The toughest years to find favourites that I could be enthusiastic about were the early 80s. My least favourite album on the list would have to be Bad Reputation from 1981. Worse, its presence is a bit of a cheat, since the album is just a re-issue of Joan Jett’s independently-released self-titled 1980 album. But, its only competition in my collection is The Cure’s Faith, which is a bit too dreary for me, and the Ramone’s poorly received Pleasant Dreams album. So Bad Reputation it is, which I enjoy only half-unironically, and mostly because Freaks and Geeks used it as a theme song. Let this serve as a reminder that I need to check out Elvis Costello & the Attractions’ Trust and Echo & the Bunnymen’s Heaven Up Here.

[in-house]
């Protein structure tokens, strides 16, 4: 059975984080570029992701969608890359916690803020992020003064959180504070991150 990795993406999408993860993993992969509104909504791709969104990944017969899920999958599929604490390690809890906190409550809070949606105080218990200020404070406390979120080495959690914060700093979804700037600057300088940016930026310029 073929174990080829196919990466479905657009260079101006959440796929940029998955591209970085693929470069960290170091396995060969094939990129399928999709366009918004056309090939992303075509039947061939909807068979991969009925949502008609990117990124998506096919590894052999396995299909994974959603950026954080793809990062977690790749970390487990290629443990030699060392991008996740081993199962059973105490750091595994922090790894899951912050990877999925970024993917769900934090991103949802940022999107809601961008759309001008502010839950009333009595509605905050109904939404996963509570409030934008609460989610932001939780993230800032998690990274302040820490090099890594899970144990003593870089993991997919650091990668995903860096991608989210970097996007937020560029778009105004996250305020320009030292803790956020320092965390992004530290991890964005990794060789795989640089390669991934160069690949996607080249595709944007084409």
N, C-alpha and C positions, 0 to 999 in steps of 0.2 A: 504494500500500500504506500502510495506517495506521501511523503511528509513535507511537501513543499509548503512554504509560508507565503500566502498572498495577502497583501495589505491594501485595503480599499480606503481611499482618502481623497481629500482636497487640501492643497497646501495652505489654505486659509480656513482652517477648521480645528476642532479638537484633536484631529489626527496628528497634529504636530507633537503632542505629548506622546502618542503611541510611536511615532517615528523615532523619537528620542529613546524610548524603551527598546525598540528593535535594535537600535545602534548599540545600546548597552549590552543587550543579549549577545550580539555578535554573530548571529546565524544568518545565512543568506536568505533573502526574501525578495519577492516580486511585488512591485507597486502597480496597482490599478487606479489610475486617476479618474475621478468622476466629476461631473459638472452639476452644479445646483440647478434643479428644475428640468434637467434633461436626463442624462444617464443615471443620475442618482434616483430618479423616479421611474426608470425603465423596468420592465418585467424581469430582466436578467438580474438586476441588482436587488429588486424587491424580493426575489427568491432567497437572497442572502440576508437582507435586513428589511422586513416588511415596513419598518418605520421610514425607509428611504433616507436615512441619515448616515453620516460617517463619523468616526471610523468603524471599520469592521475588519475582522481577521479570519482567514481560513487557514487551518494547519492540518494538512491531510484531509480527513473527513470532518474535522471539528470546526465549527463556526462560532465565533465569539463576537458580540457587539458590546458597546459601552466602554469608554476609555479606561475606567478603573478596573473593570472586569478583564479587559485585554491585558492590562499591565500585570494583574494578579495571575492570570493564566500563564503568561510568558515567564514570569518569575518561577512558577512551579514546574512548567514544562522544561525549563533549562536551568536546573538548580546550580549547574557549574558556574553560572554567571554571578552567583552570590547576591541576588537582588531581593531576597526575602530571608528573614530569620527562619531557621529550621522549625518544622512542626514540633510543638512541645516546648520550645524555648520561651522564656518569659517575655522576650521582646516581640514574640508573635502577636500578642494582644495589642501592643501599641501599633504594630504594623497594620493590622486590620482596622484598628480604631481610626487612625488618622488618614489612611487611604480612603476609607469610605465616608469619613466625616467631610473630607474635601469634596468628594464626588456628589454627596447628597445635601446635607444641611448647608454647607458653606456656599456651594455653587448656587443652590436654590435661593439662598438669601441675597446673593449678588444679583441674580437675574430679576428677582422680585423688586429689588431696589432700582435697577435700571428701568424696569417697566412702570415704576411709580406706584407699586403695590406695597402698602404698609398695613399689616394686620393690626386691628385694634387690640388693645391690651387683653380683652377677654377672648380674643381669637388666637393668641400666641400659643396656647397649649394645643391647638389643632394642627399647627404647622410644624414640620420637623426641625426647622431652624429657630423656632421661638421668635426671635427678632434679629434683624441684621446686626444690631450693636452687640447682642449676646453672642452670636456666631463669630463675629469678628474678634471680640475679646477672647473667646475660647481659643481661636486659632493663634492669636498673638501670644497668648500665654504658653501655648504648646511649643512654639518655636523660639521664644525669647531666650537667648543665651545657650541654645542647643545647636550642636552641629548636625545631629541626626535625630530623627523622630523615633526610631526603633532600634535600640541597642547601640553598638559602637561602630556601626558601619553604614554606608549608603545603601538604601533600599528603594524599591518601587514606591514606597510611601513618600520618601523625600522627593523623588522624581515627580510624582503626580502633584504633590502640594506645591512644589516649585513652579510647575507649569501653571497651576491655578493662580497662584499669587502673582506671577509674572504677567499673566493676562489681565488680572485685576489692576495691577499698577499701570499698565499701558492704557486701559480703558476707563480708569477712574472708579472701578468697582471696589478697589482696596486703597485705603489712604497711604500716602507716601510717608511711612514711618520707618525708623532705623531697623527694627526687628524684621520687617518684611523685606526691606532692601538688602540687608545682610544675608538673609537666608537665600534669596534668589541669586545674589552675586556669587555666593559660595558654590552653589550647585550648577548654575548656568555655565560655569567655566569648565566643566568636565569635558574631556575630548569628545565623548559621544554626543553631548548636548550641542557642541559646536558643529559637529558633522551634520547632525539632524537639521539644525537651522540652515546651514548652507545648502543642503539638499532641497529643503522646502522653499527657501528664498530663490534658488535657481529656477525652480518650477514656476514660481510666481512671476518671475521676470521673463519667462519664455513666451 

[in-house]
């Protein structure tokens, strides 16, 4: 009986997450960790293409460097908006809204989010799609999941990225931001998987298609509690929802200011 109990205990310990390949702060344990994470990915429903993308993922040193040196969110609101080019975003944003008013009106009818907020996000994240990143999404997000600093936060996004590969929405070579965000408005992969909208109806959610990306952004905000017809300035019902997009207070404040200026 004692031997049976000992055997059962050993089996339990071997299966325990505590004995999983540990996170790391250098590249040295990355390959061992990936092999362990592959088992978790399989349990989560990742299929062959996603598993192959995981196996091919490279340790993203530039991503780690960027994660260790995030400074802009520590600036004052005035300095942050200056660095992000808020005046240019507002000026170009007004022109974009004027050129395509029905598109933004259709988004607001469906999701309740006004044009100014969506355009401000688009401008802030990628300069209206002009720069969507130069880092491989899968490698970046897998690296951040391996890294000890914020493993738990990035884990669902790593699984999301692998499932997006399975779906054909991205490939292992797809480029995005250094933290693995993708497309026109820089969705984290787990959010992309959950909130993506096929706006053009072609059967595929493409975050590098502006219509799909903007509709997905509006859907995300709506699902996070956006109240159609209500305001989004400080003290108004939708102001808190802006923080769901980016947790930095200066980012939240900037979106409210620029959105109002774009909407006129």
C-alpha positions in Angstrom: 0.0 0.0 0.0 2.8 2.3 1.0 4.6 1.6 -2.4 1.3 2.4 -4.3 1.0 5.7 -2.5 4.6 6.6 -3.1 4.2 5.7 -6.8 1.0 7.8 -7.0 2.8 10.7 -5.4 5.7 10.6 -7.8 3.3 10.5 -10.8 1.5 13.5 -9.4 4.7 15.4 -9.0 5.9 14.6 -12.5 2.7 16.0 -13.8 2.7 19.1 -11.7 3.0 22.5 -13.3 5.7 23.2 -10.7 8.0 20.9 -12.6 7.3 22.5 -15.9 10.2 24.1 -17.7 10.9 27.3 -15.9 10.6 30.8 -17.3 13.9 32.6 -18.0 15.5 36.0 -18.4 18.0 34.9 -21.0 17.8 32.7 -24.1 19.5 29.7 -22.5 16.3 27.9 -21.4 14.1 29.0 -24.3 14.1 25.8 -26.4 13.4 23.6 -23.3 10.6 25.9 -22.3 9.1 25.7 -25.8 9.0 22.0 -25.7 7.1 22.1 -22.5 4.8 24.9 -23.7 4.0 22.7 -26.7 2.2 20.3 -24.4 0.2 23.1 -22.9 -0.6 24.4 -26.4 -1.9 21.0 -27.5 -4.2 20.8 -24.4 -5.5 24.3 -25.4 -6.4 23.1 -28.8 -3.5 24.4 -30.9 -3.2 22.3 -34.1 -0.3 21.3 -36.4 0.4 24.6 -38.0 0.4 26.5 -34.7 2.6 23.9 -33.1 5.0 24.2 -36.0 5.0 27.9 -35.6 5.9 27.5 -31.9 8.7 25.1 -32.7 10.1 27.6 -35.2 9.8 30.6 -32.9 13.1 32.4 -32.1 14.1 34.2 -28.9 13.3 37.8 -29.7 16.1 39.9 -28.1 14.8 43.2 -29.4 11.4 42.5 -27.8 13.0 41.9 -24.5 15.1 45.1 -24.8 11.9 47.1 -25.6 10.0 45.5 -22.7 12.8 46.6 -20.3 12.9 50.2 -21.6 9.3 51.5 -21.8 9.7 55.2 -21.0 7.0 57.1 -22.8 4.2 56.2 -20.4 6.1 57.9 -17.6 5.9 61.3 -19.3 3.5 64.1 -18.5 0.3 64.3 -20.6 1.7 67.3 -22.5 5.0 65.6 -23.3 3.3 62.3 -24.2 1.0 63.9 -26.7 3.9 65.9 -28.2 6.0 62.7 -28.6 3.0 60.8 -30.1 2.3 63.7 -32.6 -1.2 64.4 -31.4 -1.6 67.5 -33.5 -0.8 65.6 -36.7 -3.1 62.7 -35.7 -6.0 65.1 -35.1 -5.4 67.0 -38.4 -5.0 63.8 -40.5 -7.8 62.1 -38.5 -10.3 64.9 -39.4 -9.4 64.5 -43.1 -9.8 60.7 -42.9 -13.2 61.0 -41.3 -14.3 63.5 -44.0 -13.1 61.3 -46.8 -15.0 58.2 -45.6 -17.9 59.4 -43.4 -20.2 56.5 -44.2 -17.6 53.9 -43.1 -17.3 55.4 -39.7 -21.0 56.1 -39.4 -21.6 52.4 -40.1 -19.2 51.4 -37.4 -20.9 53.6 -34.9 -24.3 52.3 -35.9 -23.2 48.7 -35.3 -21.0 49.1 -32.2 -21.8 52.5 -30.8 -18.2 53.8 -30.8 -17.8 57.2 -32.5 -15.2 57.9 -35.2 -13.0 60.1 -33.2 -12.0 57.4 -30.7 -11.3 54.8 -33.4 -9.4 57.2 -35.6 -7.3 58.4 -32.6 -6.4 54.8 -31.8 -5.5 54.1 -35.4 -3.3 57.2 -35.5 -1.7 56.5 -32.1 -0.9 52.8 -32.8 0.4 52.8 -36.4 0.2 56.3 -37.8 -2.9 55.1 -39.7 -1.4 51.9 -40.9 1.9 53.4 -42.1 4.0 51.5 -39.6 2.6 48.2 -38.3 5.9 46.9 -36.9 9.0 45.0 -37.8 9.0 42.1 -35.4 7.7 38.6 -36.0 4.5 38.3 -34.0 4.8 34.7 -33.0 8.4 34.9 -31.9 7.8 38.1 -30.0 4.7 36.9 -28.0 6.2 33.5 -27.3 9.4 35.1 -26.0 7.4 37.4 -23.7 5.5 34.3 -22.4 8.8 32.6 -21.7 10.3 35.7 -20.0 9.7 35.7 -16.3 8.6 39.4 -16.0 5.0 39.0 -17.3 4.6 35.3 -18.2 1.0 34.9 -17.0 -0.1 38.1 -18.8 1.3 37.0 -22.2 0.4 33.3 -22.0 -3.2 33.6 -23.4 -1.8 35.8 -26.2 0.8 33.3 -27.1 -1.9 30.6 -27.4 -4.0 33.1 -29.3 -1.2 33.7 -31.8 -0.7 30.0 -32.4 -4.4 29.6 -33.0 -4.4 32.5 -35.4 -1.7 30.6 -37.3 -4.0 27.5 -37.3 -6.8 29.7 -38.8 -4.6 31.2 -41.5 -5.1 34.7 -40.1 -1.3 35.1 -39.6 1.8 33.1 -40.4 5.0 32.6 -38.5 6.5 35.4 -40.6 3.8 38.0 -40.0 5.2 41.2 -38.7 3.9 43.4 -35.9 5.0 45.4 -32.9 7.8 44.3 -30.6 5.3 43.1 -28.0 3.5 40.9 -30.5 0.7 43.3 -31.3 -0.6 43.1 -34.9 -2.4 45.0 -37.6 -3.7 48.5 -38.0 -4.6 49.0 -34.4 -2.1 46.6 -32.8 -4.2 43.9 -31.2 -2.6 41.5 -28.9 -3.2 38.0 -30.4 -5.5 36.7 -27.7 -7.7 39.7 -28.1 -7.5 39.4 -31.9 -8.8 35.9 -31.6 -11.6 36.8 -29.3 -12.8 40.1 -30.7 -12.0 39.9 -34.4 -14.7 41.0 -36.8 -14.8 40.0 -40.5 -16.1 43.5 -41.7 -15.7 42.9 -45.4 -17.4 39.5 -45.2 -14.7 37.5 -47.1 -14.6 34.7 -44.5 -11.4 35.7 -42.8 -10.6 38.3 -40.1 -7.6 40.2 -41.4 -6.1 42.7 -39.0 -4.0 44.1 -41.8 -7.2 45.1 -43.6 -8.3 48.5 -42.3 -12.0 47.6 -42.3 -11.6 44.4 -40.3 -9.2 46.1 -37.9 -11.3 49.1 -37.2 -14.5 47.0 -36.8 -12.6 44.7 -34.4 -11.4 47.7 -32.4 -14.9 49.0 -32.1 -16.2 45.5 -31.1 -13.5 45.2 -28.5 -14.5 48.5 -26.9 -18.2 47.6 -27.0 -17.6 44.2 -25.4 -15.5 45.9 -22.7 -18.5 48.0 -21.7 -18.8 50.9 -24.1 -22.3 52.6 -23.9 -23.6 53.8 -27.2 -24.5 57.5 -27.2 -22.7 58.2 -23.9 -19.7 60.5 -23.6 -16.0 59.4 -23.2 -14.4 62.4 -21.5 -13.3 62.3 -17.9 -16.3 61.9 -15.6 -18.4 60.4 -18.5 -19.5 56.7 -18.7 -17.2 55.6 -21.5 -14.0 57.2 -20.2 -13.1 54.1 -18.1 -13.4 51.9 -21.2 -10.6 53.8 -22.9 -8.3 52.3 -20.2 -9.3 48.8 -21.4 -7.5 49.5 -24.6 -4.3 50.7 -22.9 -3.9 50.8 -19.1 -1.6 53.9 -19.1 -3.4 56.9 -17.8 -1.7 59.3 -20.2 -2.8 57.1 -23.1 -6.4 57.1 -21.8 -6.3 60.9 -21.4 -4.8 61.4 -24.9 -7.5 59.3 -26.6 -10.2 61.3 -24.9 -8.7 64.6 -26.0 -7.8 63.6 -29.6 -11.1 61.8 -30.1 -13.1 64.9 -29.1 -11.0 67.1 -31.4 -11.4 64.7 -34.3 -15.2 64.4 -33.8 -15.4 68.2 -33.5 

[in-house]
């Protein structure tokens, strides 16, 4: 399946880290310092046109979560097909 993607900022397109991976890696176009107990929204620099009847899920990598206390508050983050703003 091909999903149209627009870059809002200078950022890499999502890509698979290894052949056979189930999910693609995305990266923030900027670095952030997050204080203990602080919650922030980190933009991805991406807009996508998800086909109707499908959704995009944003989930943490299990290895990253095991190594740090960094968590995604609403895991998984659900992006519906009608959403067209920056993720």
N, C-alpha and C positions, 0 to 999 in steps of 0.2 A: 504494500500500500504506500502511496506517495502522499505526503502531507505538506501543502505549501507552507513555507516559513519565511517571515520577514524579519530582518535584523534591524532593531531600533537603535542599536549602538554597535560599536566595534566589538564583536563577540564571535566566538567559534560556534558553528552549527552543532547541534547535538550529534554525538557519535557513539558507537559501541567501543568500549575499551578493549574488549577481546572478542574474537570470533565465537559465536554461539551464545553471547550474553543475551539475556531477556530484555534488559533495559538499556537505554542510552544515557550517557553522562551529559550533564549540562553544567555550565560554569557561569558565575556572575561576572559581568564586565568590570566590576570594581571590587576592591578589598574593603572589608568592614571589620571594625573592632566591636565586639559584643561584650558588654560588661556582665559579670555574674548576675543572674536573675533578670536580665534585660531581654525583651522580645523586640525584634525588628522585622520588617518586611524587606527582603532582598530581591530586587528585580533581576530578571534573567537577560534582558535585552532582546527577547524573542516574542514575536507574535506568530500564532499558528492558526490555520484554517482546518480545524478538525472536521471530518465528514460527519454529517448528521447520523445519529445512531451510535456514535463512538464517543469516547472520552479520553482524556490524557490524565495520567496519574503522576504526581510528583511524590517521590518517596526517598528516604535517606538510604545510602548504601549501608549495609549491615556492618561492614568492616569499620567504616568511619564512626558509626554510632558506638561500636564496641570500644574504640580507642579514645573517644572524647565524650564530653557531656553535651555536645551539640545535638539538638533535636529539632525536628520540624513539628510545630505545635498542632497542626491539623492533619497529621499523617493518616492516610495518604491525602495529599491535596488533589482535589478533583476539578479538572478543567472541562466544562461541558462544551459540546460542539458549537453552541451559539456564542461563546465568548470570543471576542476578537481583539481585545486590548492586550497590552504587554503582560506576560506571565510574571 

1982 didn’t get any easier, with The Cure’s gloomy Pornography being my only selection. I was gonna go ahead and go with Michael Jackson’s Thriller, which was undeniably my favourite album at the time, until I downloaded it and listened to it for the first time in years. Don’t get me wrong, “Billie Jean” still rules, and “Human Nature” and “Beat It” still have their appeal, but after listening to the whole album once, I can promise that I won’t be doing it again anytime soon. “The Girl is Mine” is one of the more dreadful pop songs of all-time, and the other ballads are no pleasures either. Even “Thriller”, nostalgic fun though it may be, doesn’t have a lot of replay value and is basically the most famous novelty song of all-time. I was prepared to go the other way and choose Prince’s 1999 until I listened to Violent Femmes and decided after one listen that I had a winner (I was previously familiar with several songs off the album, just not the entire album itself).